HES says:” It’s an excellent repair and reuse of a B-listed Victorian former Council depot to provide affordable housing. Conversion of existing buildings by housing associations is often seen as complicated, so we welcome the decision by the Wheatley Housing Association to invest in an existing (and listed) building – a physical reminder of Glasgow’s industrial, horse-powered, heritage.

The conversion retained significant elements of the existing building, including the rare and distinctive horse ramp, which enabled horses to access stables on the upper floors, and a setted series of external deck-access gangways. A series of building elements have been retained and reused, including horse stalls, water fountains and troughs. The car-free courtyard has been re-laid in setts, creating a communal heart to the complex. The project repaired the existing building’s masonry fabric using stone sourced from the original quarry.

The project has also supported local employment and contractors, with the iron access gates repaired by a nearby blacksmiths firm that made the originals well over a century ago. The conversion has provided 52 mid-market flats for rent, giving the building a new lease of life and enabling more affordable living in a characterful historic building in the heart of Glasgow. Its especially important to showcase good examples of sustainable reuse in this crucial year for climate change as Scotland prepares to host COP26. Retaining and reusing the historic buildings we already have will play a key role on our journey to net-zero.”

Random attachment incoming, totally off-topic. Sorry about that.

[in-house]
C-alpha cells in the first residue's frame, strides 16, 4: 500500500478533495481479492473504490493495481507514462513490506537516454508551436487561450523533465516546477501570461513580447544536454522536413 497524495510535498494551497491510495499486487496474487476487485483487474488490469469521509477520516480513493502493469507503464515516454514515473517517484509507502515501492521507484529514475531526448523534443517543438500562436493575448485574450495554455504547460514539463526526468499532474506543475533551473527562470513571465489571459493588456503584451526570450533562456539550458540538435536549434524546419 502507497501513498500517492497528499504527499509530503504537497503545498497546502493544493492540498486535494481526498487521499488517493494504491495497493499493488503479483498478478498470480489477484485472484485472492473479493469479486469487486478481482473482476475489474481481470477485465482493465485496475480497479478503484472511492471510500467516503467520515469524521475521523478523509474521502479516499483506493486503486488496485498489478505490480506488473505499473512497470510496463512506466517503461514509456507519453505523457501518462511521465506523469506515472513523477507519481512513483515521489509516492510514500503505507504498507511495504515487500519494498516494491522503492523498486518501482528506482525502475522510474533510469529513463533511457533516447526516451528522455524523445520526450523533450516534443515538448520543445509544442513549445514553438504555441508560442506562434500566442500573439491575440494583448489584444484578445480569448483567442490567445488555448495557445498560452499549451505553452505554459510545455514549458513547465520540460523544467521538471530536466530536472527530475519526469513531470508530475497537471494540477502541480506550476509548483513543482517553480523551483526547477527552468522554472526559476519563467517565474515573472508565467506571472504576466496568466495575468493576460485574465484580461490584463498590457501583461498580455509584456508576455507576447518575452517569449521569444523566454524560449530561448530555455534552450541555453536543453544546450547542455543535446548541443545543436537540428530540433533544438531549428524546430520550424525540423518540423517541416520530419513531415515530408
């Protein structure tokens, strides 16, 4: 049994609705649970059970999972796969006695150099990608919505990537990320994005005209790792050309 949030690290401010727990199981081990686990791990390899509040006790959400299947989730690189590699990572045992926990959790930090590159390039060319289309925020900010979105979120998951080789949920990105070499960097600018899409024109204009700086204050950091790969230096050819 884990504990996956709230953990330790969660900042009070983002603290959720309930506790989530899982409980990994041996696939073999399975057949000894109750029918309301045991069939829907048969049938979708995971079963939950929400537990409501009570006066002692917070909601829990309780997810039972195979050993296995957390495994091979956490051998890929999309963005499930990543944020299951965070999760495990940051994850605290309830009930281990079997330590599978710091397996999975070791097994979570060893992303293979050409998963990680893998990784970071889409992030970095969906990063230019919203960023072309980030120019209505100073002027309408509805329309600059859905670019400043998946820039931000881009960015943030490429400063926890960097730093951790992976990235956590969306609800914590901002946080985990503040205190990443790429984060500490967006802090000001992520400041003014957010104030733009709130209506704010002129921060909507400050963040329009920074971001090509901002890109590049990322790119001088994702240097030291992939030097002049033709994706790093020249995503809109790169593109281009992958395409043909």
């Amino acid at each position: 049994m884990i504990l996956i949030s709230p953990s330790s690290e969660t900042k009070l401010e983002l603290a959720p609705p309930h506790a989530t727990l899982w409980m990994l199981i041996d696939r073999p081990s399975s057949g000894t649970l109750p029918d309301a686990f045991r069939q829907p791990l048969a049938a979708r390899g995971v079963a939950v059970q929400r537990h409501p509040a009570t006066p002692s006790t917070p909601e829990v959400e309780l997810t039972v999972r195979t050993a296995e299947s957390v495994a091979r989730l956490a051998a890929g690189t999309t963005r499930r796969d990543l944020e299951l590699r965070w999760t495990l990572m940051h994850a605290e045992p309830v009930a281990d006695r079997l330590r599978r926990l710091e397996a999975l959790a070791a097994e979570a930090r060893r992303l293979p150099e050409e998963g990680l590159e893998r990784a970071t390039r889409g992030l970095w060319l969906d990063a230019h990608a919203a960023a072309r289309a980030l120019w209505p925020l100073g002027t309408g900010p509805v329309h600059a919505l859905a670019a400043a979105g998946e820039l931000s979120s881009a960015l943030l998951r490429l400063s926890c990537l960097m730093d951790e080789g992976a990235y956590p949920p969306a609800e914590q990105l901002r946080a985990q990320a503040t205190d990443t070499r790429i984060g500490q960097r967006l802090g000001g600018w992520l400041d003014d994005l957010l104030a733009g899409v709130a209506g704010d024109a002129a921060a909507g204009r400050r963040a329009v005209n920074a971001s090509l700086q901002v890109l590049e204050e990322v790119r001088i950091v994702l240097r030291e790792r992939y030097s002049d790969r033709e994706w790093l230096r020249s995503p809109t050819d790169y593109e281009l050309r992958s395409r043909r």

HES also awarded commendations to:

Edinburgh Printmakers - “This former industrial building, the last remaining part of the famous North British Rubber Company premises, has been repurposed with a fabric first approach, and an emphasis on reusing rather than replacing existing building elements and materials. The polychromatic brickwork, for many years covered in muddy brown paint, is now again a prominent local feature. This rare survival of industrial Edinburgh was derelict and once threatened with loss, being at the centre of an area undergoing significant redevelopment. The Printmakers have given the building a complimentary new public use within an area of rapidly changing streetscape. The conversion project was one of the first Category C listed buildings to be grant aided by HES.”

Water’s Edge Dundee - “Water’s Edge is the transformation of another industrial building, this time a B listed mid-C19th transit shed later extended, immediately adjacent to Dundee’s Camperdown Dock. The previously derelict buildings have been converted into new flexible office space. Original fabric has been retained and exposed, with a new focal entrance tower containing air handling plant with heat recovery, with PV panels on the south facing roofs. The building utilises start technology with access, lighting and heating able to be controlled by user’s smartphones, to help save energy. The development – an interesting model for office-working - has a collegiate atmosphere with its naturally ventilated central ‘street’ and flexible accommodation, including co-working for established and start-up businesses.”

Exciting finds in Tranent

The Tranent 1722 Waggonway project, East Lothian has made exciting discoveries through archaeological excavation. See here and here for more information.

The coal ban and heritage vehicles concern

There are fears that banning coal, despite exemptions being promised, may have unintended consequences for steam heritage railways and other heritage vehicles. See here for more information.

Midlothian Climate Beacon Digital Conference

National Mining Museum Scotland, with partner the British Geological Survey, are one of seven Climate Beacon’s for COP26. As part of their programme of activities, they have just announced their digital conference entitled Climate Change: Changing Perspectives.